Hapid: Finding Candice...

Hapid, Ifugao - Part 4 [ Part 1 | Part 2 | Part 3 | Part 5 | Part 6 ]



Talking to Mang Maning and Joyce refreshed my memory of how we got there: Hapid was an alternate research site decided by folks in Philippine Christian University's College of Social Work when politics got in the way of a primary location.  That transpired in 1975 (a mere three years after then dictator Ferdinand Marcos declared martial law) and would lead to a first group of students visiting Hapid—which included Joyce.  Five years later, a second batch was organized, this time I was part of it.  It was broadened to include, not only social work students, but also sociology and psychology students.  The stories revolved around connections and personalities that decided on things that eventually brought people together—the big picture so to speak.  Mang Maning and Sipin played host to some of the students and Joyce—as a student paved the way for the second batch.  Except for Sipin remembering that Candice followed me around not much was recounted on what actually happened on the ground.

I had to find Candice.

From her parents, I would learn that Candice is in Metro Manila and actually lived, worked, married and raised a family a rock throwing distance from where I lived, worked and all that.  And thanks to social media, I quickly found her.  We set up a meet, had coffee and well…did the photo recreation thingy…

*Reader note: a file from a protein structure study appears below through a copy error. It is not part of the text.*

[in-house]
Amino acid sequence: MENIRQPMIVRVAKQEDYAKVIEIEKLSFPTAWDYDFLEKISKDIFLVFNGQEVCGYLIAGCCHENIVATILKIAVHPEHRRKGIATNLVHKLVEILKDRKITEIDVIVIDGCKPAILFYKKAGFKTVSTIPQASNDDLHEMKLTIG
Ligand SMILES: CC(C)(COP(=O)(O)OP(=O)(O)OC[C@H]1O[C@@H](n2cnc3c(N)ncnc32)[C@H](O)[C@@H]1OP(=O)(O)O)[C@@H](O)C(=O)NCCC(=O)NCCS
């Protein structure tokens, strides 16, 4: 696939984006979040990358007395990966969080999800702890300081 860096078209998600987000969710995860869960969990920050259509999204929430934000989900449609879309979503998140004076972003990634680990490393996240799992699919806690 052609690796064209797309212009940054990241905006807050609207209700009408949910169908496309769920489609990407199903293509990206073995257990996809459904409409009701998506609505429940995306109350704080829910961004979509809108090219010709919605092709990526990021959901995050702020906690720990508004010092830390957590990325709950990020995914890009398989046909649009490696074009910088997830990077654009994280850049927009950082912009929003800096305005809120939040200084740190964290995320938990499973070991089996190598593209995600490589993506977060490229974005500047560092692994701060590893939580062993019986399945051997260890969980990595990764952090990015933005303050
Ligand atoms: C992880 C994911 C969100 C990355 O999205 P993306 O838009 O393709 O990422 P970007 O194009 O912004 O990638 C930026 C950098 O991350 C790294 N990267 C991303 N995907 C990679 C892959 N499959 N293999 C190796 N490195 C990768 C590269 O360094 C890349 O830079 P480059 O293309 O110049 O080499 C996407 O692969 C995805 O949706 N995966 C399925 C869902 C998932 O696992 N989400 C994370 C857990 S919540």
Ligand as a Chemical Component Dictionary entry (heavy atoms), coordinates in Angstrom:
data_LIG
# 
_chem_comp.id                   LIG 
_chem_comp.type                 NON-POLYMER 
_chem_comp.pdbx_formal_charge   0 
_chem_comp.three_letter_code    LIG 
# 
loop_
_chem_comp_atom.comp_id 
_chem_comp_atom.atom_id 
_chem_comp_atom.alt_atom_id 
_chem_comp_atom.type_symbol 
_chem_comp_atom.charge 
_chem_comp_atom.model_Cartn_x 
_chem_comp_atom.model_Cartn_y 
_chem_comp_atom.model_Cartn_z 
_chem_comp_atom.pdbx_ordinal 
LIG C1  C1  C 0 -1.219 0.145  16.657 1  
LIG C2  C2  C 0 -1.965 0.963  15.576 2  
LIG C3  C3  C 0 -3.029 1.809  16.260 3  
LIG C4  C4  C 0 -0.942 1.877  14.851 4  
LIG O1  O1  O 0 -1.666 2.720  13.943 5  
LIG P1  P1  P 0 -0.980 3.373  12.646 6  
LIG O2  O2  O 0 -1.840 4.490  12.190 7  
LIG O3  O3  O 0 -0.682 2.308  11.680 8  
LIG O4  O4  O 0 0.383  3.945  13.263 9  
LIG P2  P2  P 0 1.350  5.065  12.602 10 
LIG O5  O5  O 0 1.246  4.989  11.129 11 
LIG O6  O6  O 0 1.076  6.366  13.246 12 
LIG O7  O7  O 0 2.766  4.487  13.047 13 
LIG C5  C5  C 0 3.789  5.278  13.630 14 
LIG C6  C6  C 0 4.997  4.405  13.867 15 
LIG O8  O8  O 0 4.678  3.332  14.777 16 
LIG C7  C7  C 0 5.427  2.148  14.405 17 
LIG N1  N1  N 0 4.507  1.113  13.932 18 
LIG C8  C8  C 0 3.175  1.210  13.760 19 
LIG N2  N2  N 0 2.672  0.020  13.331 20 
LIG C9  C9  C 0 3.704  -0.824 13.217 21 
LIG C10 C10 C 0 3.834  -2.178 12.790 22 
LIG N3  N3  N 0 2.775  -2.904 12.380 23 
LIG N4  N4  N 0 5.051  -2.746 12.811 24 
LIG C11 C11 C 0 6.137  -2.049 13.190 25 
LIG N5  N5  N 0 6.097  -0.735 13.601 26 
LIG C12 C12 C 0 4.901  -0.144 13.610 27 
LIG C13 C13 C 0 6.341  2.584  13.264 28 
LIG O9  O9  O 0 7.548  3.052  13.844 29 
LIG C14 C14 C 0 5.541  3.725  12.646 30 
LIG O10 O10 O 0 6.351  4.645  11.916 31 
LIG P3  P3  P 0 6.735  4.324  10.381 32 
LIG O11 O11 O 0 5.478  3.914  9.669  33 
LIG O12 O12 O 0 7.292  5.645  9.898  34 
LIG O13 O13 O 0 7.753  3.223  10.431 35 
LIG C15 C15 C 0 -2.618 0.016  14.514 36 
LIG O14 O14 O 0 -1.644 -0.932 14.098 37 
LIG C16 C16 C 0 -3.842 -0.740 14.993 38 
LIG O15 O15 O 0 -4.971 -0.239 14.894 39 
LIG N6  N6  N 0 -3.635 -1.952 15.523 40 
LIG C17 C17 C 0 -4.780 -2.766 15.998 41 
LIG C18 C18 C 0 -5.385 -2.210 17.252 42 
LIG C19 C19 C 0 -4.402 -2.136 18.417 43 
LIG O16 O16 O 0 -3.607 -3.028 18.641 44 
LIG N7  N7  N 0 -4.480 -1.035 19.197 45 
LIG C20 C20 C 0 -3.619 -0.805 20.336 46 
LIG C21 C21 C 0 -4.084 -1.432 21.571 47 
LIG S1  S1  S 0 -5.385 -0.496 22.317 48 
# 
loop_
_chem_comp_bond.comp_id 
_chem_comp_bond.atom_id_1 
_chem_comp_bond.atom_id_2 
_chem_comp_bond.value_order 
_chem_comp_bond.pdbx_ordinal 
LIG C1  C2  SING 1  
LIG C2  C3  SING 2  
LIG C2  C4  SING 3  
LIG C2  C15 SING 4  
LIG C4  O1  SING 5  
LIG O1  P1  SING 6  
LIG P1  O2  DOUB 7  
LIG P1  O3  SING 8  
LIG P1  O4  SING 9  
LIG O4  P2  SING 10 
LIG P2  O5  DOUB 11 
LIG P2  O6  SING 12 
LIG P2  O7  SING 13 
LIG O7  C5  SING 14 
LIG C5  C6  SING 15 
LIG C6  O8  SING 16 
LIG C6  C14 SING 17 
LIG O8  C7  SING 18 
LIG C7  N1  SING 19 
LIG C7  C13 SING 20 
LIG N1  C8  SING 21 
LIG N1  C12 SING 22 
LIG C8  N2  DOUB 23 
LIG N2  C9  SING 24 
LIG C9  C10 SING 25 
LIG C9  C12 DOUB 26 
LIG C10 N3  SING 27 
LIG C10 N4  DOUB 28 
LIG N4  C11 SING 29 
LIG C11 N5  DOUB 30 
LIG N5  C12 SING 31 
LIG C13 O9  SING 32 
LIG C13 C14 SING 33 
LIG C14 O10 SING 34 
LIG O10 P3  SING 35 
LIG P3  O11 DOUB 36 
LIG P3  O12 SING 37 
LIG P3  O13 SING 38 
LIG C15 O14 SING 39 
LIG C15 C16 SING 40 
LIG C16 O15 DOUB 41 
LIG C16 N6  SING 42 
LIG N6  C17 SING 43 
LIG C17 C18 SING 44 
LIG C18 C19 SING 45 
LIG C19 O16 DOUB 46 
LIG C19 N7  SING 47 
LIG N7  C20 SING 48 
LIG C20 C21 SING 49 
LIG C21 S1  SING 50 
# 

But then there were the stories: it was hard to tell if this was a reunion between two college friends reminiscing about their school days, or two eight year olds …


In my own personal quest to connect to my past, finding Candice would open for her floodgates of recollections as we peered into photos from her own past.  Because of location, no one in Hapid really owned cameras even the “instamatic” variety of the 1960-70s.  For one brief moment in 1981, a guy comes in with over ten rolls of film to burn eventually making a time capsule of life in Hapid.  From Candice’s point of view, what I brought her was a treasure chest of her own memories.



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